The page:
Crochet is a very versatile handicraft that can be used to create beautiful clothing, linens, toys, and more. Whether you are a beginner or an experienced craftsperson, there is always a new tip that might prove to be useful. This is a guide about crochet tips and tricks.
Last winter, I decided to start crocheting again. I first learned how to crochet from a neighbor when I was a girl, but she was only able to teach me several stitches. I have never been able to read a pattern or make some of the delicate stitches that I have seen on some of the creations. My basic stitch consisted of single and double crochet. I could only do blankets. Sad, but true.
So my search lead to me to Hancock Fabric. I was able to purchase some skeins more on clearance, but found that the colors that I wanted and the yarn I liked cost more than I was willing to spend. Plus, I wanted to make items for my grandchildren and nieces. It was a little too much for my wallet. Having been out the game for so long, I did not realize how expensive yarn and hooks had become. Thank God for thrift shops. There I found my salvation and at the right price. Skeins for 50 cents, hooks for a quarter. I was in crochet heaven.
Armed with my yarn balls, hooks, I headed over to YouTube and started crocheting. Here is what I also learned about getting your yarn from the thrift shop.
Source: I picked up this tip from how to make hook grips. https://youtu.be/9Kucd1ulH0U
I usually have a half dozen or so crochet projects going all at once, and sometimes don't recall the size hook I was using. I've started keeping the plastic bread closing tabs and writing the hook size on it and attaching it to my project during construction. Should I stop that project for a while and pick it up again later, the correct hook size is noted right there; no guess work!
By Maile from Onalaska
Recently, I did a project where I had to count stitches to make sure the chains were all the same length. Well, they sure weren't. I often have to compete with visiting kids and their video games, radios, videos, dogs...you name. It is hard to find quiet.
When I realized the project would literally have to be started over, I came up with a system that has really helped. I hope it helps you too.
With some dollar store clothes pins and an old jar (cup, soup can, etc.). I marked one side of the pins with 10, some with 20 and 25 on the backs, then 50 and 75 on each side of 1 then 100.
My chain was to be 200 long, so when I reached say 25, I put that pin on the jar. Then when I did that again, I would take off the 25 and put up 50. When I got to 100, I took the 50 down. When I got to 150, I put the 50 back up on the right side of the 100. When I got to 200, I took them all down.
I know you can purchase stitch markers but that requires you stop and put something, even a little length of yarn in a stitch. I find this distracts me less and I can keep my hand on my hook, and my mind on the task at hand.
Hope this helps you as much as it does me.
Source: Nope just frustration!
When you want to make an afghan with a different color in each square, but your stash doesn't stretch to that goal, you might want to try this.
You will need thin yarn of a contrasting color. When you have a color you like, add a thin white, cream, or contrasting color ensuring a different color square with a color you have already used in your afghan, but the outcome with be entirely different. You need nothing more than you already have.
Total Time: Same time as any square you might make
Yield: Same amount of squares as normal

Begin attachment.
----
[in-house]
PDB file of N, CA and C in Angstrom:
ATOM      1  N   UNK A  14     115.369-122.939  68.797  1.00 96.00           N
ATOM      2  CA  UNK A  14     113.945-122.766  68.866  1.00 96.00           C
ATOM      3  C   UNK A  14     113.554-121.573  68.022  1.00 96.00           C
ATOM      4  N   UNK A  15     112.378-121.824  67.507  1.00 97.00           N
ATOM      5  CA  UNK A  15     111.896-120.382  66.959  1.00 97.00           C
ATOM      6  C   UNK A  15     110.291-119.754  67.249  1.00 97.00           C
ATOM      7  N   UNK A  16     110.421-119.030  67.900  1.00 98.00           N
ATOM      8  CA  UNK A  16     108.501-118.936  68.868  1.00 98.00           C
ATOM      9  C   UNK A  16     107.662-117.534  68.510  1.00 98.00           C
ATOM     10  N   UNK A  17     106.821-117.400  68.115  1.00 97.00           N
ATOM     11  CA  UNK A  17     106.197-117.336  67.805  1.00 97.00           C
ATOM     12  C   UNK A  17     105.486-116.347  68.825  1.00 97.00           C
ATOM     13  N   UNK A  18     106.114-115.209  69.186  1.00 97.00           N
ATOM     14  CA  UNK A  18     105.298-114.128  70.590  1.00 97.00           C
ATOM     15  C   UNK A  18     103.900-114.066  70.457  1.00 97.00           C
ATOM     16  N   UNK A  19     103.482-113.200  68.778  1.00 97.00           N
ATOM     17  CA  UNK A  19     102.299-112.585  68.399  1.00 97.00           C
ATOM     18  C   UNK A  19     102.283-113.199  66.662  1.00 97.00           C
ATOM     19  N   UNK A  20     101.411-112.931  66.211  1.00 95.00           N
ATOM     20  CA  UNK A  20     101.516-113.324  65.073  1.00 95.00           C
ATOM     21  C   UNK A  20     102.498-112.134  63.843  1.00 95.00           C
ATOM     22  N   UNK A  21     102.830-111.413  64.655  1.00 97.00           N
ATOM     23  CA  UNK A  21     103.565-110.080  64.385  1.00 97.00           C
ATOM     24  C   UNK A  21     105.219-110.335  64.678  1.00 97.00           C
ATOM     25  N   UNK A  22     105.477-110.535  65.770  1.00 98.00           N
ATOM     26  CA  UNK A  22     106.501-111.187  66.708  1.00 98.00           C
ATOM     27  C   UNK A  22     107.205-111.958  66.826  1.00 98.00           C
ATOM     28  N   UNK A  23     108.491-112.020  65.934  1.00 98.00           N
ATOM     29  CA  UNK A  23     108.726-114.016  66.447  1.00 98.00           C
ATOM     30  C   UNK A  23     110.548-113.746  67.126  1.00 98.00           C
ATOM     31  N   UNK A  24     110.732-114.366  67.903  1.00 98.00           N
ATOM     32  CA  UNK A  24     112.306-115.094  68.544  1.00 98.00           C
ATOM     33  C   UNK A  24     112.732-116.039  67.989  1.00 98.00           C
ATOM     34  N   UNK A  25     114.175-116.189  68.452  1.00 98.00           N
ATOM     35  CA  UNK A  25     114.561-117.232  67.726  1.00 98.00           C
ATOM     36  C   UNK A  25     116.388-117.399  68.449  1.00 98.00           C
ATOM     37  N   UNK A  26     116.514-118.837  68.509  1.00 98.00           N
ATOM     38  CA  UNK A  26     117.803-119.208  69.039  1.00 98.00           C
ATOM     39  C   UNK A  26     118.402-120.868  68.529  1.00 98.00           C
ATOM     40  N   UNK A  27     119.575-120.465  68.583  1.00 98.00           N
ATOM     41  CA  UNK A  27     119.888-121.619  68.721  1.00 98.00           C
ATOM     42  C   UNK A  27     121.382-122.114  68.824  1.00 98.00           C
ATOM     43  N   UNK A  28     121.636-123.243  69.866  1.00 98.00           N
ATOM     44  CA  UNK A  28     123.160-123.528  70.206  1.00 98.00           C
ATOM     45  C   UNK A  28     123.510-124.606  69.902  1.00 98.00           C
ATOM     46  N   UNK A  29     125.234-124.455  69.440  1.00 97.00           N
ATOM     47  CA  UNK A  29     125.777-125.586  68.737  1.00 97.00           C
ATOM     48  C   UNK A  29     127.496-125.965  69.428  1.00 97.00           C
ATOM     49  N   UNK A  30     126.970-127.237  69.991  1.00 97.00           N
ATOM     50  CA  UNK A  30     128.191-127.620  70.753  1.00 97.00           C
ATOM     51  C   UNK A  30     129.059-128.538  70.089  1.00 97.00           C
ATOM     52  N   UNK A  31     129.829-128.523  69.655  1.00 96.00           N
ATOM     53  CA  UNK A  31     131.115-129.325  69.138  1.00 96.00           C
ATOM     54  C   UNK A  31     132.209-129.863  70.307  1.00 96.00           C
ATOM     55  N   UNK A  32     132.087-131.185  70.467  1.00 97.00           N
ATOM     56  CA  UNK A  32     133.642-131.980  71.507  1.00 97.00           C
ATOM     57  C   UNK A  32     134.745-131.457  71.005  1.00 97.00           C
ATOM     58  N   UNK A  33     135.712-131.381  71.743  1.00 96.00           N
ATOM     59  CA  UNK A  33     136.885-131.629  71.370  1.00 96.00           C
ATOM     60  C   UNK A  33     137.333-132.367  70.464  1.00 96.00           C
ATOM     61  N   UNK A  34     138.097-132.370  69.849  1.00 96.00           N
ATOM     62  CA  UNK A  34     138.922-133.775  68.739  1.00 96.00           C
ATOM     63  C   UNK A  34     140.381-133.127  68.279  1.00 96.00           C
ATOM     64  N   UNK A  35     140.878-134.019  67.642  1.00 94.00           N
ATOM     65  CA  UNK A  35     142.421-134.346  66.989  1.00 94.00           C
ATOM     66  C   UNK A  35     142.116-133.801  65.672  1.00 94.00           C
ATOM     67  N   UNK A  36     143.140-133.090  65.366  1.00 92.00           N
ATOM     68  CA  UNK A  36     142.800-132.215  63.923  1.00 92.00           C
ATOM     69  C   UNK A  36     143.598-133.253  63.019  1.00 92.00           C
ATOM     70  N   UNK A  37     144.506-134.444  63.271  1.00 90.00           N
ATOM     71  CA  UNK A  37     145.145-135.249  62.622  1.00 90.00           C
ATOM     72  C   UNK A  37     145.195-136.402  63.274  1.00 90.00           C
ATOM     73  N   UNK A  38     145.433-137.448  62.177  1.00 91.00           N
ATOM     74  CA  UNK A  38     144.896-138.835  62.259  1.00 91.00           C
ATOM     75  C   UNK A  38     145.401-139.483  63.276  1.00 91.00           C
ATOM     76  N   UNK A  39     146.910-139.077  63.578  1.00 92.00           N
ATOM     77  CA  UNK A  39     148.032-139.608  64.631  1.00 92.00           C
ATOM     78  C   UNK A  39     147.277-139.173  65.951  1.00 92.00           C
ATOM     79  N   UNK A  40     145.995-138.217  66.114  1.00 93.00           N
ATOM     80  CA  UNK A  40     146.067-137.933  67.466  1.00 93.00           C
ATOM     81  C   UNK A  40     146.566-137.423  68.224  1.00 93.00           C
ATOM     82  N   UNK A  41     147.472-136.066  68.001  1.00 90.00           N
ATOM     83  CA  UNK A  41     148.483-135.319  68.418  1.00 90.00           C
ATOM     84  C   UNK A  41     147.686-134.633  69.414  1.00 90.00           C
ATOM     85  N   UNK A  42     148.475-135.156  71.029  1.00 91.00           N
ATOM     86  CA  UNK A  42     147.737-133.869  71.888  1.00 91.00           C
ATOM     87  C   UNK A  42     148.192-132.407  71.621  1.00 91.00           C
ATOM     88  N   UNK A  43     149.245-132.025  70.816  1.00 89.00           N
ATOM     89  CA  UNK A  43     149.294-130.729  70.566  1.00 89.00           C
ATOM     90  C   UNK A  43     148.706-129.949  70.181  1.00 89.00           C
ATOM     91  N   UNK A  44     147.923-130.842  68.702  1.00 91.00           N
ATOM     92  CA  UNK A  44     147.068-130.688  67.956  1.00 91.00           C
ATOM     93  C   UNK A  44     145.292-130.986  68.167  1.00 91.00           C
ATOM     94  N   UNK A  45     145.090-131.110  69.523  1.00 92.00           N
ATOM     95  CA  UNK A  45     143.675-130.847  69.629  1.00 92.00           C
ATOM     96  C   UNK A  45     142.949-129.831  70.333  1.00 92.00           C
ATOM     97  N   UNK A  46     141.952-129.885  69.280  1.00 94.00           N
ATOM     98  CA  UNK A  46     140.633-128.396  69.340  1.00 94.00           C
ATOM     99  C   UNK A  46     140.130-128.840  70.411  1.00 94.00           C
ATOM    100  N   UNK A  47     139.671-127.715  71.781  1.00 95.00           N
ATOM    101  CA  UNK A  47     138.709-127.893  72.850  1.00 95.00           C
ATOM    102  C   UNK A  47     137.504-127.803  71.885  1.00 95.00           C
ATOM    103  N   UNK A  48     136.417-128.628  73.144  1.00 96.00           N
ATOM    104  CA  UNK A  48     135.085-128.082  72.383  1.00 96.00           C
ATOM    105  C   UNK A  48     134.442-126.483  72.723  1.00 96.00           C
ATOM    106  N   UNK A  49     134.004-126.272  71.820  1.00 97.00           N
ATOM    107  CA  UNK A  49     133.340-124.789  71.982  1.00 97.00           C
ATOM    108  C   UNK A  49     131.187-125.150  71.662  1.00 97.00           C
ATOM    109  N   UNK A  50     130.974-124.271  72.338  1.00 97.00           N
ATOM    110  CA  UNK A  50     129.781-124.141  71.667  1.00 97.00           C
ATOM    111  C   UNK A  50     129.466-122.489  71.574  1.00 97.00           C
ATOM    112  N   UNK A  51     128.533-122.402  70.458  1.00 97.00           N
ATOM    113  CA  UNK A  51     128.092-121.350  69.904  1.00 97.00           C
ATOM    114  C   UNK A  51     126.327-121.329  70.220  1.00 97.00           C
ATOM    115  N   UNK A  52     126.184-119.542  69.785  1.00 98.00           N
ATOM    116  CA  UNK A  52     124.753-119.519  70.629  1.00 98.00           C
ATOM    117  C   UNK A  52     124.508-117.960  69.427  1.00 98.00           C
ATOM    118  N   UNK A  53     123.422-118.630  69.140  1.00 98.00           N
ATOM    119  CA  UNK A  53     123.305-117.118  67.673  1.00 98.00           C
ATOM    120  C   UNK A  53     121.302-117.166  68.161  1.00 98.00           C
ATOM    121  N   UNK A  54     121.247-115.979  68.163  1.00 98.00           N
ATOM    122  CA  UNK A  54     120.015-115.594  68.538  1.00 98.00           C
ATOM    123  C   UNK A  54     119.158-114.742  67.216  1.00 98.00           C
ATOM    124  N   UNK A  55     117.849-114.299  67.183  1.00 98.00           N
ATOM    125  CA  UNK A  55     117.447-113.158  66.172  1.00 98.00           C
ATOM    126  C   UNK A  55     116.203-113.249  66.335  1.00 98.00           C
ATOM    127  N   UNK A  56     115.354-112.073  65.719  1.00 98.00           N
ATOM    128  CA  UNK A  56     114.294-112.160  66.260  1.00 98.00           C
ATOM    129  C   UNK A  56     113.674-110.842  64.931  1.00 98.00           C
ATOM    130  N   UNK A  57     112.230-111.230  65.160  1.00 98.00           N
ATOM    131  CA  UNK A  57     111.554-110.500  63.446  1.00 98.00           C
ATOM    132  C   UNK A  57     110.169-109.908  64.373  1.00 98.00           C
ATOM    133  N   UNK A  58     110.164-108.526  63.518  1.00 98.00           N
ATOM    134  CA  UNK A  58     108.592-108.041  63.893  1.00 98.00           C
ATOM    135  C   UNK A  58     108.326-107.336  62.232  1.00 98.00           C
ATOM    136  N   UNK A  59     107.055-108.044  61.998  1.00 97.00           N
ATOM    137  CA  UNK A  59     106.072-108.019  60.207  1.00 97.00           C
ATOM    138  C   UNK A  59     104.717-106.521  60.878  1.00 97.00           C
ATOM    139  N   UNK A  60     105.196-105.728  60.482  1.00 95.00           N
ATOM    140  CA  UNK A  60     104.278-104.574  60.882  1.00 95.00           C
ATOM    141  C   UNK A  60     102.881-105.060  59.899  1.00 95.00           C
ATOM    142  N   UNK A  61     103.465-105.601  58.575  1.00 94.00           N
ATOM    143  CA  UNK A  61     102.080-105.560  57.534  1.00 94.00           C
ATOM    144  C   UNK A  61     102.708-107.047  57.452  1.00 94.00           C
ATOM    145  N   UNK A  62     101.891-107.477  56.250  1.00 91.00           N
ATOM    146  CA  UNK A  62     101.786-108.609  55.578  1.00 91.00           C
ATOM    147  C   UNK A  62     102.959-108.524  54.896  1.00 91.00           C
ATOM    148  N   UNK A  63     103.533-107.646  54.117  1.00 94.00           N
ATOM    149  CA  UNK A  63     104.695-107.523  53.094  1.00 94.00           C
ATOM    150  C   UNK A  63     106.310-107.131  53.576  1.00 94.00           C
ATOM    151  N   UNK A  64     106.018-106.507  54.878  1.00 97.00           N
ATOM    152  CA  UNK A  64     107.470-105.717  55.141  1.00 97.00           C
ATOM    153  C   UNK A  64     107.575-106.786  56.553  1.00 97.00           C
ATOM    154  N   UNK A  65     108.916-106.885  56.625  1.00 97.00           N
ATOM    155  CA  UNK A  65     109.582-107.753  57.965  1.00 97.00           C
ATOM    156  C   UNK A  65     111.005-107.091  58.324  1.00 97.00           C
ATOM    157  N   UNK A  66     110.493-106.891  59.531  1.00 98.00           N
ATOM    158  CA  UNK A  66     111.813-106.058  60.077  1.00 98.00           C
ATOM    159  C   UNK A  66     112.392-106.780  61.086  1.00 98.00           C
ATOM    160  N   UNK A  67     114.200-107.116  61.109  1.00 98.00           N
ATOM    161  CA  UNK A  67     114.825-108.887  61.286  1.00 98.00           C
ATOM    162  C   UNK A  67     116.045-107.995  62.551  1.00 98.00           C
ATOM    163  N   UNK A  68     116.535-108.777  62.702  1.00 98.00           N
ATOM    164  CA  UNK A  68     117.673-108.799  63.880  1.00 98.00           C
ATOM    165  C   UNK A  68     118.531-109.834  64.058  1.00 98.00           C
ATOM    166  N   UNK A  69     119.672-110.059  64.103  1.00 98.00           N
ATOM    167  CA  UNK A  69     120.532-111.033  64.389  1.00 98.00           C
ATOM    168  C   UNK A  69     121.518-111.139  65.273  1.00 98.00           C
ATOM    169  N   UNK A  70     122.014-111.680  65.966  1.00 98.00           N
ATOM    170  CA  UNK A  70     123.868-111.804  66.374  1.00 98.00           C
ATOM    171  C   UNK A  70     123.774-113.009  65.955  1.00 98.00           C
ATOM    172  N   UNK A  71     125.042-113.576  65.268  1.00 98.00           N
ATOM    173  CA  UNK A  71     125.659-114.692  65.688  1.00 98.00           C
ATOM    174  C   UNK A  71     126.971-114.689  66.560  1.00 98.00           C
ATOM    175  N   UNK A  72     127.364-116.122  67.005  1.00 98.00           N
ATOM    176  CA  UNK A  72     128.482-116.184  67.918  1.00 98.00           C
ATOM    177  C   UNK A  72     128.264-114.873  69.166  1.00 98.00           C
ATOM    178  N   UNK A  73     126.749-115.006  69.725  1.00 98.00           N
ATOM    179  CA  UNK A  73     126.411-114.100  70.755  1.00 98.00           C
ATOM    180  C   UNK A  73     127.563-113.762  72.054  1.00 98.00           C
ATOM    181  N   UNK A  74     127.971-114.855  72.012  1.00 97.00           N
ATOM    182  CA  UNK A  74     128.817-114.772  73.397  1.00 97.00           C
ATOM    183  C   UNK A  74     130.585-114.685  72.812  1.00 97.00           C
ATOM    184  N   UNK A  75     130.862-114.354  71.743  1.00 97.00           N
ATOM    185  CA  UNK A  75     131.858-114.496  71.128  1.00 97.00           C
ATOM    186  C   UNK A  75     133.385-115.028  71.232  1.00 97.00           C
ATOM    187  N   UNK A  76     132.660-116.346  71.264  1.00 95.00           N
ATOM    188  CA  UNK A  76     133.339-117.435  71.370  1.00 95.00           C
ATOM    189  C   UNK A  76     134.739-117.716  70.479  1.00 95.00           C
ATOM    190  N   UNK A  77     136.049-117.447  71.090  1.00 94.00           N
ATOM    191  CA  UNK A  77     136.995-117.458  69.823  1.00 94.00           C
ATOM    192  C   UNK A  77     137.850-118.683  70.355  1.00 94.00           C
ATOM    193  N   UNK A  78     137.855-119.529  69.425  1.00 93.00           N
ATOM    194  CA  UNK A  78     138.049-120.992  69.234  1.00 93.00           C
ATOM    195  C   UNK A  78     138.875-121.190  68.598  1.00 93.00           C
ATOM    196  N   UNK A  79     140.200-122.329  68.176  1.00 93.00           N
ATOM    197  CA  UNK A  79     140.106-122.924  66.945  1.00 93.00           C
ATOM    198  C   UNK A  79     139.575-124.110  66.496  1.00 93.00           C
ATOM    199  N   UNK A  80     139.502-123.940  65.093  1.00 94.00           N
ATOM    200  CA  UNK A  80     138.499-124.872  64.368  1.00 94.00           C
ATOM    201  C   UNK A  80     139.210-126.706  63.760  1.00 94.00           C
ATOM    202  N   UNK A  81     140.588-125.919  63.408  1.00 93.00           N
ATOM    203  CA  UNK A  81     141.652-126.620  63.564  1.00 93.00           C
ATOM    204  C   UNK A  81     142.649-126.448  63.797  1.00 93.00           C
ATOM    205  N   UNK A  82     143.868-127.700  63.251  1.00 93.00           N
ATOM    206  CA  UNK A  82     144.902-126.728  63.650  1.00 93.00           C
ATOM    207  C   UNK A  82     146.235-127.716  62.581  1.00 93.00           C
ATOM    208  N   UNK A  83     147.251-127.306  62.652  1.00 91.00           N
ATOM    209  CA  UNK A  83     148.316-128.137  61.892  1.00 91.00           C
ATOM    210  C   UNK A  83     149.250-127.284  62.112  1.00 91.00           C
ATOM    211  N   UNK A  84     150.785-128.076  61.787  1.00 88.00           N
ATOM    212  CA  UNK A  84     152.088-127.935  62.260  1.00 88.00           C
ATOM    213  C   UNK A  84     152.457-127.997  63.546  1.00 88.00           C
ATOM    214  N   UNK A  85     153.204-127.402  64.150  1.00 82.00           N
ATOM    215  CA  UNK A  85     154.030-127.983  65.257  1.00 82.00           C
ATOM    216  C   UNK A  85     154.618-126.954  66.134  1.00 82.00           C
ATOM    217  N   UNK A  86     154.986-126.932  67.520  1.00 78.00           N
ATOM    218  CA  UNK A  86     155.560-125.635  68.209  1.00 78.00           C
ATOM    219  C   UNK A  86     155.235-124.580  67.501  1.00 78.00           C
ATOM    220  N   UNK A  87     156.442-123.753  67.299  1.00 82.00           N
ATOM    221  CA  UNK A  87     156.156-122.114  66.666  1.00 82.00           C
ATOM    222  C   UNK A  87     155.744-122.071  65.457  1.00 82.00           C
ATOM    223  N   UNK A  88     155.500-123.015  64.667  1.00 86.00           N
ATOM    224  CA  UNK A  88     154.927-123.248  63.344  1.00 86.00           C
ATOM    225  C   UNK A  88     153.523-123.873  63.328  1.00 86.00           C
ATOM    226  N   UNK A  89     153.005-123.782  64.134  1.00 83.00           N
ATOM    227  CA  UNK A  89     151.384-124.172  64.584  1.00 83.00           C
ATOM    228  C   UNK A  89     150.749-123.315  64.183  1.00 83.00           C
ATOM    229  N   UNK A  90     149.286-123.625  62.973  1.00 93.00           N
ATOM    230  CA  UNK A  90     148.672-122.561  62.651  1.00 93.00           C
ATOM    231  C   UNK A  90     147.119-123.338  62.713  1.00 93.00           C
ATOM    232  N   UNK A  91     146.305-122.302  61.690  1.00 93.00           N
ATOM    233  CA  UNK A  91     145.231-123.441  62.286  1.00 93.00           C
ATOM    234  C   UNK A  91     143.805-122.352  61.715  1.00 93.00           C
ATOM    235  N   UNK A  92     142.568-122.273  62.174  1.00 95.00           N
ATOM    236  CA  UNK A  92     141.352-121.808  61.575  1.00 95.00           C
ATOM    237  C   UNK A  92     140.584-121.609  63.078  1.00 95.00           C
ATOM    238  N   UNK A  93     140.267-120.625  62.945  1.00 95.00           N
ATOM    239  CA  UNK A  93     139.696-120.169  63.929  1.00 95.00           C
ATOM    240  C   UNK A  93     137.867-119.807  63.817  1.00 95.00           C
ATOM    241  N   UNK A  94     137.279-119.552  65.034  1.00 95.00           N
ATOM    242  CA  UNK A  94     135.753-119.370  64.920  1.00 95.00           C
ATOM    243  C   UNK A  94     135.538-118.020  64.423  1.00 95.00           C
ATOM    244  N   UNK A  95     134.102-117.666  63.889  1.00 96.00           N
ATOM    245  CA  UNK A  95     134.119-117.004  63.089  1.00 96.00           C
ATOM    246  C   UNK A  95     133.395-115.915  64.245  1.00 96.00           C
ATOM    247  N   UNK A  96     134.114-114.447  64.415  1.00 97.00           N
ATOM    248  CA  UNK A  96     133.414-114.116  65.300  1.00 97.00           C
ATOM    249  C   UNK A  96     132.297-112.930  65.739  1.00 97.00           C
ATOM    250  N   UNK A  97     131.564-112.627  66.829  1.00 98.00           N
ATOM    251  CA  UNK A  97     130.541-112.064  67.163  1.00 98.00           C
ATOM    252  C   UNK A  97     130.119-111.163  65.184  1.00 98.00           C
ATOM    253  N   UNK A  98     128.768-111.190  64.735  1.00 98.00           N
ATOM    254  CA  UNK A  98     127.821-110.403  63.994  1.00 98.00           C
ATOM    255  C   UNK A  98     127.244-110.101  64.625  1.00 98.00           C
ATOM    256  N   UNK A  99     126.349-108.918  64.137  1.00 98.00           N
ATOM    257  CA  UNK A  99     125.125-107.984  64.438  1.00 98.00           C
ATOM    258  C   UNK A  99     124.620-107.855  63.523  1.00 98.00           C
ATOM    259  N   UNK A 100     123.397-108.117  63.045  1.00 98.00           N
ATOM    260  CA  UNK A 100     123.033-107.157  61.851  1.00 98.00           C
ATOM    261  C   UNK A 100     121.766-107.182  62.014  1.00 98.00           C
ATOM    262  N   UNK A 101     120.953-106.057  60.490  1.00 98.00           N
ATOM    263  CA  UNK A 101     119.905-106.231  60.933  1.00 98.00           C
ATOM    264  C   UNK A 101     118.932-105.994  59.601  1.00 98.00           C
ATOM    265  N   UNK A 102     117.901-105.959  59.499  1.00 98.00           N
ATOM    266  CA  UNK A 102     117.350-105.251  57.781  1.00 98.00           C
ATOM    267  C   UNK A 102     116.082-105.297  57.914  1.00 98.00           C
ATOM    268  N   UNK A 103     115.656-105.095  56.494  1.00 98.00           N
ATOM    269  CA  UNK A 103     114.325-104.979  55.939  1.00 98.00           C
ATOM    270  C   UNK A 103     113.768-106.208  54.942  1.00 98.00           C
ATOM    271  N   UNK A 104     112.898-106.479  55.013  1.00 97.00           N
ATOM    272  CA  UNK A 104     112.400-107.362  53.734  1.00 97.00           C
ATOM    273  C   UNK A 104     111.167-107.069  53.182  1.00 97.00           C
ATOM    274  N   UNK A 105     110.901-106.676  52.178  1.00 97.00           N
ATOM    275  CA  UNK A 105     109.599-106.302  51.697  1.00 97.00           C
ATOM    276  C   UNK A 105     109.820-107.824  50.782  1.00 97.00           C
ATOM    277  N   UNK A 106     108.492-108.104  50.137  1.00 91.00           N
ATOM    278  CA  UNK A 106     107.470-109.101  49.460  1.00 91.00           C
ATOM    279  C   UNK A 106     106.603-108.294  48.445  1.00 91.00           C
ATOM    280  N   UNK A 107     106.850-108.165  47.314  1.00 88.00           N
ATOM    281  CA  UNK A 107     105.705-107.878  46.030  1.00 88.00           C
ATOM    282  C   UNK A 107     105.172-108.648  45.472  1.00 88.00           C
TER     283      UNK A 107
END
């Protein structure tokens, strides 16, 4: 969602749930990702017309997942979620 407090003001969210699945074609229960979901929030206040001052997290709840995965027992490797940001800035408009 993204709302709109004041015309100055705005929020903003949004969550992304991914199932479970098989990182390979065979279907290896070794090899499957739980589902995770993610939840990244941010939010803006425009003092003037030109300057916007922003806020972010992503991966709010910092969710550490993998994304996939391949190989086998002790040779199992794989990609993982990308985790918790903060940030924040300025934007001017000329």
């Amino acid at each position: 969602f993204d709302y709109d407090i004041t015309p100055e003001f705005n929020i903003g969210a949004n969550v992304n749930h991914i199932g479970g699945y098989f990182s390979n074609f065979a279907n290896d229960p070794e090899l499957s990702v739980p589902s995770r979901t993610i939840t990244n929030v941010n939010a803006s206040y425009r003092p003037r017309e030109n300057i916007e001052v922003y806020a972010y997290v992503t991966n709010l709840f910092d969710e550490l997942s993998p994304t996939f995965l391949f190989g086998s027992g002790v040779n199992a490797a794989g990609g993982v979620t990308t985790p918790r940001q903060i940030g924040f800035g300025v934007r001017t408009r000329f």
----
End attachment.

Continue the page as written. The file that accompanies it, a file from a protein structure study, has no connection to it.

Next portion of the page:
Does anyone know if there is a tutorial, and where I could find it, when a crochet pattern calls for doing dcfp 2 rows down?
If you google "crochet dcfp" it should take you to sites with the instructions or check youtube.
All dcfp means is double crochet front post and 2 rows down means to double crochet around the front post on the 2nd row down from the row you are working on.
I did look on youtube and I googled but I didn't find a video that would show how it's done. I just wanted to make sure I was doing it right because when I tried it, it just didn't seem right. Thanks so much for replying to my question.
I had heard of using the tags/closures for bread packages to mark your projects while knitting or crocheting, but came upon another use for the little white tags while crocheting.
When crocheting things like a bed spread, you can buy tobacco string and use it like crochet thread. It comes on a cone and a lot cheaper then the crochet thread.
This is a guide about crocheting with one hand. Crocheting with only one hand can be a real challenge, but it is potentially possible.
This is a guide about understanding crochet patterns and abbreviations. Knowing how to read a crochet pattern and the meanings of the abbreviations will help make your project move along faster and easier.
This is a guide about basic crochet abbreviations chart. When working on a crochet pattern you will need to know a variety of crochet stitch abbreviations to follow the instructions.
I like to work on multiple projects when crocheting and would use the same hook for whatever I was working on. When I went back to the project I would forget what size hook I was using. I started using bread ties and wrote the crochet hook size on the tie and attached it to the afghan I was working on.
My mother is in her eighties, and was crocheting an afghan of cats. The pattern consisted of about 8 rows, each one different, and then a repeat of these 8 rows. She kept getting lost in the pattern, so I took index cards and printed each row of the pattern on a separate index card.
Just today after about 45 years of crocheting! I was at the end of a row and was starting to pull the yarn up so it wouldn't easily pull out until I got back to working on my pineapple afghan that I was making; I saw my "clover" plastic safety pin that I use to mark stitches when knitting . . .